What was the rationale behind these laws? In France, commentators usually talk about an author-centric approach, which means that the author’s opinion regarding mistreatment of the work is sufficient proof of mistreatment for the court. No argument can be made that the mistreatment “improves” the work (its marketability, for example), or that the impact of the mistreatment is negligible, and therefore, not worth the fight. In India, the approach was slightly different: the tacit goal of the old moral rights provisions was to give recognition, not only to artists, but also, to artworks themselves. The aim was to protect cultural heritage, and this goal, implicit in the Indian legislation, was ultimately articulated by the Delhi High Court in the seminal case of Amar Nath Sehgal v. Union of India.
The Sehgal case involved the destruction of a famous sculpture. In its decision, the court outlined two reasons why, in its opinion, protection of the integrity right should protect this artwork from outright destruction. The first of these, in French style, is an artist-focused point. The court argued that destruction of a single work reduces the overall “creative corpus” of an artist, leading to a decline in quantity and, possibly, quality – and, therefore, to possible damage to the artist’s reputation (Sehgal, paras 31 & 56). But the court’s second line of reasoning raised an issue of much broader scope: the purpose of moral rights, said the court, is to protect the integrity of cultural heritage. In the case of Amar Nath Sehgal’s sculpture, the work in question was considered to be a national treasure of India. It clearly merited protection as an important part of Indian cultural heritage. The sculpture would therefore be protected from destruction by the moral right of integrity under Indian copyright law.
This conclusion was all the more remarkable because, while the Sehgal litigation was ongoing – 1979-2005 – the government had amended the moral rights provisions in section 57 of the Indian Copyright Act. The goal of the 1994 amendment? To redraft the integrity right to match the Berne provision – making it depend on the artist’s ability to prove damage to his or her “honor or reputation” (Sehgal, paras. 34-35). But, said the court, regardless of these changes, the protection of cultural heritage had to take precedence. In its determination, the court relied on India’s membership in international conventions on cultural property.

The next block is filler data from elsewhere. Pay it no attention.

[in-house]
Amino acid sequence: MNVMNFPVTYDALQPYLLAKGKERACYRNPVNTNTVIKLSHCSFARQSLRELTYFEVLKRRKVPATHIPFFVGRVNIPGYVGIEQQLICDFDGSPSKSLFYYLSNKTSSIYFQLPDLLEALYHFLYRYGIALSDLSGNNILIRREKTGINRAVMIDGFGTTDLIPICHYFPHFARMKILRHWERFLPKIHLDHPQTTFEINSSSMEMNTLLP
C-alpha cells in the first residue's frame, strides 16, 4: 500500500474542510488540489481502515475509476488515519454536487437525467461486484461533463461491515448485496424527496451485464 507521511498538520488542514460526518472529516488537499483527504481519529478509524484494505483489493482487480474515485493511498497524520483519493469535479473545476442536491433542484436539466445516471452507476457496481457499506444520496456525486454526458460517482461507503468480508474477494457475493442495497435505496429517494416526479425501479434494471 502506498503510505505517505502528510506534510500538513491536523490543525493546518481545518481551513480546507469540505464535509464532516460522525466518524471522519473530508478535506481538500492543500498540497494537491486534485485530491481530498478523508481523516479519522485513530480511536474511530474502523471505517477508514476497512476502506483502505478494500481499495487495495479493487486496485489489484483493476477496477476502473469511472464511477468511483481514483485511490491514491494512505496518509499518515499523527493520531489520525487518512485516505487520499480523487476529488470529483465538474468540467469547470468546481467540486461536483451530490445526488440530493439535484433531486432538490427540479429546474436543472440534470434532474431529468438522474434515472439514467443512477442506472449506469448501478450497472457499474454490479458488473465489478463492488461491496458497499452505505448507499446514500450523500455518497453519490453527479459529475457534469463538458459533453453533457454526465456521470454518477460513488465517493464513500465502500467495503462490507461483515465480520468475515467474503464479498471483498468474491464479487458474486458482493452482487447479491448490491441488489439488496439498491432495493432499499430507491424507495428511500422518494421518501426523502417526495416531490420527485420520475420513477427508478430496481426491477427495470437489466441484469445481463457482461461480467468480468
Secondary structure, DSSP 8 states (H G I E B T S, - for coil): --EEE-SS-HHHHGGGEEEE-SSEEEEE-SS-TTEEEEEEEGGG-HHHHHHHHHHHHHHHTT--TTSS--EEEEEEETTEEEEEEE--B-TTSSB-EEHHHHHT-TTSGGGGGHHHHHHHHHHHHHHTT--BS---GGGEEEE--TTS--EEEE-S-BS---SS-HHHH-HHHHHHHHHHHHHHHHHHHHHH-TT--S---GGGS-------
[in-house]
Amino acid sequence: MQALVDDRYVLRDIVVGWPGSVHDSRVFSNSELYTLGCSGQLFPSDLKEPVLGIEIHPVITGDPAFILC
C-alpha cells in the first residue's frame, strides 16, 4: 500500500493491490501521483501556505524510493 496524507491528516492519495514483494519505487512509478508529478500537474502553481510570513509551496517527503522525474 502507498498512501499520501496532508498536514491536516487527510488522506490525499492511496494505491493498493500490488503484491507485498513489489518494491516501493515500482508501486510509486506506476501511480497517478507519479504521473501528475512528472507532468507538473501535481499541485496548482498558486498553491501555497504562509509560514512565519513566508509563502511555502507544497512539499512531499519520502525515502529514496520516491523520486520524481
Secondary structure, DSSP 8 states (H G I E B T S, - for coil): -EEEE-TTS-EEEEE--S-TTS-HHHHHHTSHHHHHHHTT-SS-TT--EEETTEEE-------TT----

In paragraph 56 of the judgement, the court stated:
“There would therefore be [an] urgent need to interpret Section 57 of the Copyright Act, 1957 in its wider amplitude to include destruction of a work of art, being the extreme form of mutilation, since by reducing the volume of the author’s creative corpus it affects his reputation prejudicially as being actionable under said section. Further, in relation to the work of an author, subject to the work attaining the status of a modern national treasure, the right would include an action to protect the integrity of the work in relation to the cultural heritage of the nation.” (author’s italics)The Sehgal case sets a strong international precedent for arguing that the destruction of artworks should be prevented as one of the protections available under the rubric of the moral right of integrity. Another approach to the same problem may be seen in Russian law, which provides for the “indefinite” protection of the integrity right, allowing it to be asserted by the artist’s “heirs, successors or other persons concerned”. This type of provision could be seen as a way of empowering the public to act on behalf of artworks that have become part of the nation’s cultural heritage. The integrity right, which starts out as a personal right of the artist, ultimately becomes, like the work itself, a part of the public domain.
In the case of the paintings stolen from Rotterdam, this approach to the integrity right would allow both the art thieves and the woman who destroyed the paintings to face prosecution, not only for the theft, but also, for the irredeemable act of destruction itself.
This article, composed by Mira T. Sundara Rajan, was posted on her behalf by Jeremy